The story of the Citizens’ Councils organizers follows the standard pattern of those drawn to nationalist activism. In all nationalist movements, the leadership and ideological drive is provided and supported by those who are successful, wealthier than average, and of higher social status. In this case, both men served in the Second World War in prominent roles: Patterson was an officer in the US Army’s 82nd Airborne Division and jumped into Normandy, while William Simmons served in the British Army as an engineer in the British West Indies until the attack on Pearl Harbor, when he joined the US Navy. He soon left the Navy (likely for health reasons) and spent the rest of the war at the US State Department. Likewise, like many nationalist activists, they didn’t hail from the most homogeneous regions of their society, but from the diverse frontiers – in this case, the Mississippi Delta. Exposure to diversity’s negatives creates an increased awareness in future racial advocates. The Mississippi Delta is a region where whites are outnumbered by blacks several times over. For the Delta’s whites, “civil rights” was a matter of life or death.
The Citizens’ Councils worked very well in Mississippi, but they were less effective in other parts of the South, such as North Carolina, mainly for economic reasons. The Citizens’ Councils’ niche was non-violent, legal white advocacy organized by the upper classes. Those in the organization insisted that the Citizens’ Councils allowed white interests to be achieved without the sort of terrorism practiced by groups like the KKK. As the “civil rights” movement advanced, the moderates in the Citizens’ Councils moved on to metapolitics, while the radicals in the Klan moved on to increasingly illegal acts until they were infiltrated and dismantled by law enforcement. It was, however, a Citizens’ Councils member who shot and killed the black “civil rights” leader Medgar Evers (1925–1963). Evers’ murder in June 1963 might have prevented what had happened in Birmingham, Alabama in April of that year from also happening in Jackson, Mississippi. (Professor Rolph doesn’t draw this conclusion, but it is easy to infer from her description of the circumstances surrounding the slaying.)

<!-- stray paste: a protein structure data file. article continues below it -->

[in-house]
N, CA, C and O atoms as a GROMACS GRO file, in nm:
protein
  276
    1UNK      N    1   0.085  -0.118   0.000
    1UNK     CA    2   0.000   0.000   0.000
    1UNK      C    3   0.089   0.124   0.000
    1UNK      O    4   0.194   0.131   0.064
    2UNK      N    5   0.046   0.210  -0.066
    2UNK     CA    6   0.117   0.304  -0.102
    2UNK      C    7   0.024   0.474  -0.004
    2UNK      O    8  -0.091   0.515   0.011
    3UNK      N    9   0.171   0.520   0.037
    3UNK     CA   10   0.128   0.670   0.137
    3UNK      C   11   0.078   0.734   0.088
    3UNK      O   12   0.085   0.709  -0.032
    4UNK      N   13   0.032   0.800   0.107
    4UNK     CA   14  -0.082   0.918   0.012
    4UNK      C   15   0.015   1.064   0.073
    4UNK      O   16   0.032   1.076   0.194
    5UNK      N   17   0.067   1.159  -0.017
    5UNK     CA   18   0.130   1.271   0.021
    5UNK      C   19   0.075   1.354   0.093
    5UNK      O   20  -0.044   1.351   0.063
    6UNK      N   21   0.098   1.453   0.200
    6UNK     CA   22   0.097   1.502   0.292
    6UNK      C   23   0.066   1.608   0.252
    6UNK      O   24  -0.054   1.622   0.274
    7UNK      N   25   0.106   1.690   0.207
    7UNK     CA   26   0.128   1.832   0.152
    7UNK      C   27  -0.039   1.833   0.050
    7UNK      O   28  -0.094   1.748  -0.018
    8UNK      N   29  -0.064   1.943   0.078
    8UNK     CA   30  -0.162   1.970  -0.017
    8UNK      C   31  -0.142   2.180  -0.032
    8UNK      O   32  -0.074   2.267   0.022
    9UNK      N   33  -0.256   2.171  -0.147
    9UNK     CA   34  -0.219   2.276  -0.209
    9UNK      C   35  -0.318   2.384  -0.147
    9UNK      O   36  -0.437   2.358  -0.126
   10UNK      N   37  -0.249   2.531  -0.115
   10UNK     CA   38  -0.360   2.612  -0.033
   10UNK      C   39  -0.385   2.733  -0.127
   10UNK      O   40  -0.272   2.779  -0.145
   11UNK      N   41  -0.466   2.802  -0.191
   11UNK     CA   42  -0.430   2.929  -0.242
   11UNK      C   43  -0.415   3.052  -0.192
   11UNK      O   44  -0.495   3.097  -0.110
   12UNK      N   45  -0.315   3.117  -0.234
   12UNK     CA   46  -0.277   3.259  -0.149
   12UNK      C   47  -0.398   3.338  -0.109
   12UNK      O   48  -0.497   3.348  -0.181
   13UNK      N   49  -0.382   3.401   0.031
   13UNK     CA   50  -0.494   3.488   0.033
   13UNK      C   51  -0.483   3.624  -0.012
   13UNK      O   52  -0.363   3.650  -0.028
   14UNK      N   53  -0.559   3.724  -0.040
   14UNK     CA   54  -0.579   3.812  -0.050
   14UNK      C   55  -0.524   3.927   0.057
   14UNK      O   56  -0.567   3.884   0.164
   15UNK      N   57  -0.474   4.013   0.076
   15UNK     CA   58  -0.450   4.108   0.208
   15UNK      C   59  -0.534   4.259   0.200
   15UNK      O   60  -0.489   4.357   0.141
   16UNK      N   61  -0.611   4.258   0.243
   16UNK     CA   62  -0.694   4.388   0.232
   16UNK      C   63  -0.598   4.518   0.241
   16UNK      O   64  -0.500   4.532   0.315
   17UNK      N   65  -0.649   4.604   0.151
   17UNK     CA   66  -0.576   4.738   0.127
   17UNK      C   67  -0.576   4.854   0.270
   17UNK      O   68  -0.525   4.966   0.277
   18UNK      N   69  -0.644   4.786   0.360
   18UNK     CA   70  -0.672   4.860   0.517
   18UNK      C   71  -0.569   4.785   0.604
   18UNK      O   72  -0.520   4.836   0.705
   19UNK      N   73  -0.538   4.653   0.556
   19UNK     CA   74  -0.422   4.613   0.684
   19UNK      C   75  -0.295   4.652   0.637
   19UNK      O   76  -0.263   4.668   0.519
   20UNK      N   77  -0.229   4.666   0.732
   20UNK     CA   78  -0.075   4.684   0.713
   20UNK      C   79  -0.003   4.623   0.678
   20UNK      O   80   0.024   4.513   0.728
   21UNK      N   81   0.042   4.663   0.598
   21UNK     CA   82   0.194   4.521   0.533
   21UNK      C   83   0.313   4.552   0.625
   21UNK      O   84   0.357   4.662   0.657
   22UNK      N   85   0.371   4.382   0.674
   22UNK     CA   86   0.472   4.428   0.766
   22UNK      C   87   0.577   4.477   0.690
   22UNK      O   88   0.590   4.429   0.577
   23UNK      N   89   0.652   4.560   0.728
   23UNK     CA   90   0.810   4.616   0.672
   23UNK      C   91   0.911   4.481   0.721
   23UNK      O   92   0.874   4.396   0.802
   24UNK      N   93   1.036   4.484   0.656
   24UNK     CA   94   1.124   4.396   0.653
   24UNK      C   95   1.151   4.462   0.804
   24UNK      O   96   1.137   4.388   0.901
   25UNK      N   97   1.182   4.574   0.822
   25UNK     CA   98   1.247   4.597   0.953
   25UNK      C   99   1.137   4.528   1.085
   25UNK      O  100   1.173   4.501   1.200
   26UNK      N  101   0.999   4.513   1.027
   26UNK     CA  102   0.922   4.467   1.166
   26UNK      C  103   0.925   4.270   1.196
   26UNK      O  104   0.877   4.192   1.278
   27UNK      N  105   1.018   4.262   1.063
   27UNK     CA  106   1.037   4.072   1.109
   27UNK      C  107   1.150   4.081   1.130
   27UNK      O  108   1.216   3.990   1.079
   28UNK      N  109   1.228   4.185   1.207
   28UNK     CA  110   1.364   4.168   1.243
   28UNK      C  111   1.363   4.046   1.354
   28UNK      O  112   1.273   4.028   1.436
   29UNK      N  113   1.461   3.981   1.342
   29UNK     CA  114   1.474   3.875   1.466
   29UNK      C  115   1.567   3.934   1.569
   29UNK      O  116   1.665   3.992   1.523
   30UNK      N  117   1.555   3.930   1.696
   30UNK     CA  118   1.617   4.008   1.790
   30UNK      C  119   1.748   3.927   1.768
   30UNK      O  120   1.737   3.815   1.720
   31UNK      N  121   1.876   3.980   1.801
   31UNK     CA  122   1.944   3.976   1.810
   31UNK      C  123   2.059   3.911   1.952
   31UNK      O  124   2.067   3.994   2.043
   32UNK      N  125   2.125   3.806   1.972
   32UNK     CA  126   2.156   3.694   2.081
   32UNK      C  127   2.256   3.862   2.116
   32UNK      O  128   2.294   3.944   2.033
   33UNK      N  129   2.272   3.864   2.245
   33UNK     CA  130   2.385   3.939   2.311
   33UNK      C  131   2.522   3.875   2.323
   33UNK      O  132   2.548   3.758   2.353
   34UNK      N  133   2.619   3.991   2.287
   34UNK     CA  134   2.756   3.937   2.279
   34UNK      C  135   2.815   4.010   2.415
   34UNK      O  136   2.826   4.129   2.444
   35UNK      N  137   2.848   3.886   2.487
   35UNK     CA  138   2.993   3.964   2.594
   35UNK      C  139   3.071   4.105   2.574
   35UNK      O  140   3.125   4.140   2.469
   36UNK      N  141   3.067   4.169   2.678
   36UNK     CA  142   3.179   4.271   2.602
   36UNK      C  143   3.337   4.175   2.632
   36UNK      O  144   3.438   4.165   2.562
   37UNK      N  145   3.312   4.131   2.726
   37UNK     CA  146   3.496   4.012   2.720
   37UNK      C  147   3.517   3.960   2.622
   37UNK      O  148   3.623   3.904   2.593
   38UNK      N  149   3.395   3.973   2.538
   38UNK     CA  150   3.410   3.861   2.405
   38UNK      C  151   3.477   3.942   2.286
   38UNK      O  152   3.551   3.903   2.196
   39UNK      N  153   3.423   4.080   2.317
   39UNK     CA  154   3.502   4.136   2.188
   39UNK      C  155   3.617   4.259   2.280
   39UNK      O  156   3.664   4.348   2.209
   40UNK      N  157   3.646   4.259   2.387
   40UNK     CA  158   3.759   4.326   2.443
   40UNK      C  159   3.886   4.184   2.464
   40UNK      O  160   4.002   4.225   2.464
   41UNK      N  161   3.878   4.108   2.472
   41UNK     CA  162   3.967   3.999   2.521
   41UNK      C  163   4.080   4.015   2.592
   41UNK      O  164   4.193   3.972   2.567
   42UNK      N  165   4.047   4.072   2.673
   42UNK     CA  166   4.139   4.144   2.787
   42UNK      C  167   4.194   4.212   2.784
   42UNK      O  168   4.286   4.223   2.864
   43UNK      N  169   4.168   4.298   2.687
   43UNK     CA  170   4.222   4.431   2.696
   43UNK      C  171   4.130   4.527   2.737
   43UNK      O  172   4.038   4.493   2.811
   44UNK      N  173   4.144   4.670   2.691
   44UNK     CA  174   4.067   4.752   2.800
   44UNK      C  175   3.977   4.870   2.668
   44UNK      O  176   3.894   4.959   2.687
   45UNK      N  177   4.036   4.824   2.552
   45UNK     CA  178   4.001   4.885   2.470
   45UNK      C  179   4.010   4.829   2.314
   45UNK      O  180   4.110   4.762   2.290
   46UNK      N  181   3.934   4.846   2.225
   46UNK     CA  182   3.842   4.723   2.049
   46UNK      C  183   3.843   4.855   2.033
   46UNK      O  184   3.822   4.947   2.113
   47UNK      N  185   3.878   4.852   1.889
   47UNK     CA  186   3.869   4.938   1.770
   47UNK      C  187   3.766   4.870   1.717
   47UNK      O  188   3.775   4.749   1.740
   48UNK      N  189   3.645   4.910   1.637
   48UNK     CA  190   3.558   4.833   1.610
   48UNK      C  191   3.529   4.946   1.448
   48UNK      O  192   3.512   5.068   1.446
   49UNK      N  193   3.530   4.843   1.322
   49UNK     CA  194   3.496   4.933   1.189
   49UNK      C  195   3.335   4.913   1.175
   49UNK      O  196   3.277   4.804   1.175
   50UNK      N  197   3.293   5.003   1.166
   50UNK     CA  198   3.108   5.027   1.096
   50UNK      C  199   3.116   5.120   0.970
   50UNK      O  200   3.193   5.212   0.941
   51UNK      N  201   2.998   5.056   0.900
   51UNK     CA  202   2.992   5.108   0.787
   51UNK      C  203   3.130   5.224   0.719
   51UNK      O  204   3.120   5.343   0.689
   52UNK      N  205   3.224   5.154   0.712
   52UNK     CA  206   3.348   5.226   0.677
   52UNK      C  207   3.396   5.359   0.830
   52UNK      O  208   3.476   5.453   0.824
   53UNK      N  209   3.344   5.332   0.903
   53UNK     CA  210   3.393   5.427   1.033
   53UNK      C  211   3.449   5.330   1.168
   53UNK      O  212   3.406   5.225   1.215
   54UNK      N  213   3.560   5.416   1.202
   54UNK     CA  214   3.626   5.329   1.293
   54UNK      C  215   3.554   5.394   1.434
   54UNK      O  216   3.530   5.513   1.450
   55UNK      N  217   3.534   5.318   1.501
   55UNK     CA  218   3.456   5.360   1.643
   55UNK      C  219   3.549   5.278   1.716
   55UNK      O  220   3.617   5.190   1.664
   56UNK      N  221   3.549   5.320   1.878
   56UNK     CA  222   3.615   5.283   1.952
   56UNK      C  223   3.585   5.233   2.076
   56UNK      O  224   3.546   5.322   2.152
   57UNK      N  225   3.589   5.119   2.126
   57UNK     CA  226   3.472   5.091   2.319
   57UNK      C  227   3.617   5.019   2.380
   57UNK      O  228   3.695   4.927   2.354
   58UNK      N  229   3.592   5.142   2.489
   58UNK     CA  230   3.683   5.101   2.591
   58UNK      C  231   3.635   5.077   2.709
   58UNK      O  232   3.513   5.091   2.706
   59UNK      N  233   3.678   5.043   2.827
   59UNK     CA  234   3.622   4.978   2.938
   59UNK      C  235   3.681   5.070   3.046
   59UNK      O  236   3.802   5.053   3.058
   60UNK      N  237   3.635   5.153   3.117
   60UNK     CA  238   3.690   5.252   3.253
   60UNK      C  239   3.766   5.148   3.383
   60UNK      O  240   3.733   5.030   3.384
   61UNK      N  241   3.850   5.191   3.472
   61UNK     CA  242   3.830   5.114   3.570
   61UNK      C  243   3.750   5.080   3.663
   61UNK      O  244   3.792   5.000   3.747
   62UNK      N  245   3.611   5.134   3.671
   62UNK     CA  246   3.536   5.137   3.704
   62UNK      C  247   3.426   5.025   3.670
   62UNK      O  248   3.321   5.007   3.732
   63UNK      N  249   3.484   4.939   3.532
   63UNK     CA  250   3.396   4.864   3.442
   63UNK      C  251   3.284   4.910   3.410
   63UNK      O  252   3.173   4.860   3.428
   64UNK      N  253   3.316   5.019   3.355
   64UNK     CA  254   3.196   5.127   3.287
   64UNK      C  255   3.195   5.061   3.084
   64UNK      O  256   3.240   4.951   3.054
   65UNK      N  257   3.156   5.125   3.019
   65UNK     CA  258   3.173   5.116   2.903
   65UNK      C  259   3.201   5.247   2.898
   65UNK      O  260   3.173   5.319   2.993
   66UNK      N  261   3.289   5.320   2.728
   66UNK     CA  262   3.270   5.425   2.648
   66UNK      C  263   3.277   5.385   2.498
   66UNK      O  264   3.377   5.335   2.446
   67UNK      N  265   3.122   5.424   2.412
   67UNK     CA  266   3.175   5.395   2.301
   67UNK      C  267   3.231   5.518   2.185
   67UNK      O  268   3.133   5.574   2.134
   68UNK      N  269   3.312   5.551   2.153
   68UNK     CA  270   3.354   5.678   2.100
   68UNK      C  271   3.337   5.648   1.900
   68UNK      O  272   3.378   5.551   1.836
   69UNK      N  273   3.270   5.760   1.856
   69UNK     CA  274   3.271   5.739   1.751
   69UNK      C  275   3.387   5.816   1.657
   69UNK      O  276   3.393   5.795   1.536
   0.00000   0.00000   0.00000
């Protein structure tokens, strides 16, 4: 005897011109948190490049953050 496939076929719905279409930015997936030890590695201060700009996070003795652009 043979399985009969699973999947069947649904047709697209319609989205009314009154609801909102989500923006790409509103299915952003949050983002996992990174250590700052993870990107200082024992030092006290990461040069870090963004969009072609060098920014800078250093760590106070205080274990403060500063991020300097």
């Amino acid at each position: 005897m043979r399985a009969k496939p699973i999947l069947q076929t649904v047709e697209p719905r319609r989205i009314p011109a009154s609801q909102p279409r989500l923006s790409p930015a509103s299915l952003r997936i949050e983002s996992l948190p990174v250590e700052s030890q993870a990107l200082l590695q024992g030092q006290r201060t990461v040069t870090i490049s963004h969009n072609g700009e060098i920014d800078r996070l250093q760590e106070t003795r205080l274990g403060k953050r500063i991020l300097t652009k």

In the early days of its existence, the Citizens’ Councils used a form of economic warfare against local blacks who were organizing opposition to segregation. The Councils also sought to unify whites to support their agenda. Lack of white unity, and natural human resentment, was a key problem that the Citizens’ Councils’ founders recognized right away. They were wealthy Southerners of the same political and social class that had brought about the 1860 secession crisis, which turned into the very bloody American Civil War. They knew well that it would be easy for other whites to dislike them. However, they had learned from earlier, ineffective white advocacy efforts. In an interview, Judge Brady said as much when he looked back at the walkout of the “Dixiecrat” delegates at the 1948 Democratic Party Convention: “I actually think the name Dixiecrat did irreparable harm to the States’ Rights movement because it tended to localize our objectives and antagonized, perhaps, associates that we might have obtained in northern states.”
Citizens’ Councils radio broadcasts rarely dealt strictly with racial issues, instead focusing on things like states’ rights, anti-Communism, and economic policy. Many of their ideas in this regard influenced the white Southerners who had recently moved to the so-called “Sunbelt” of the American Southwest, in places like Arizona and Southern California. The Citizens’ Councils thus provided ideas to the Nixon and Reagan administrations. The hot-button issues of the 1970s such as flag-burning, school prayer, the “free market” economy, abortion, and so on were thus likely a form of anti-“civil rights” activism in a misdirected and/or cryptic form. The Citizens’ Councils also aided George Wallace’s candidacy in 1968; Wallace purchased the Councils’ mailing list for a great deal of money.
Ronald Reagan’s first campaign in 1980 as well as his presidency also owed a debt to the radical Right’s ideas. Indeed, Professor Rolph makes the case that “extremist” or “fringe” groups make a big impact:
Political scientist Kirkpatrick Sale, author of Power Shift, cautioned his readers in 1975 against undervaluing the radical strands of conservativism that included movements as Friends of Rhodesian Independence, the John Birch Society, the American Nazi Party, Sons of Liberty, and the Minutemen, and the Liberty Lobby. Among all of these organizations and movements, Sale included the Citizens’ Council. And while historians have marked the Council’s influence to have been in steep decline after 1964, taken as a national movement within the Radical Right, a comfortable home within the Republican Party suggests that Radical Right contributions were critical components for the party realignments that defined southern politics post-1964.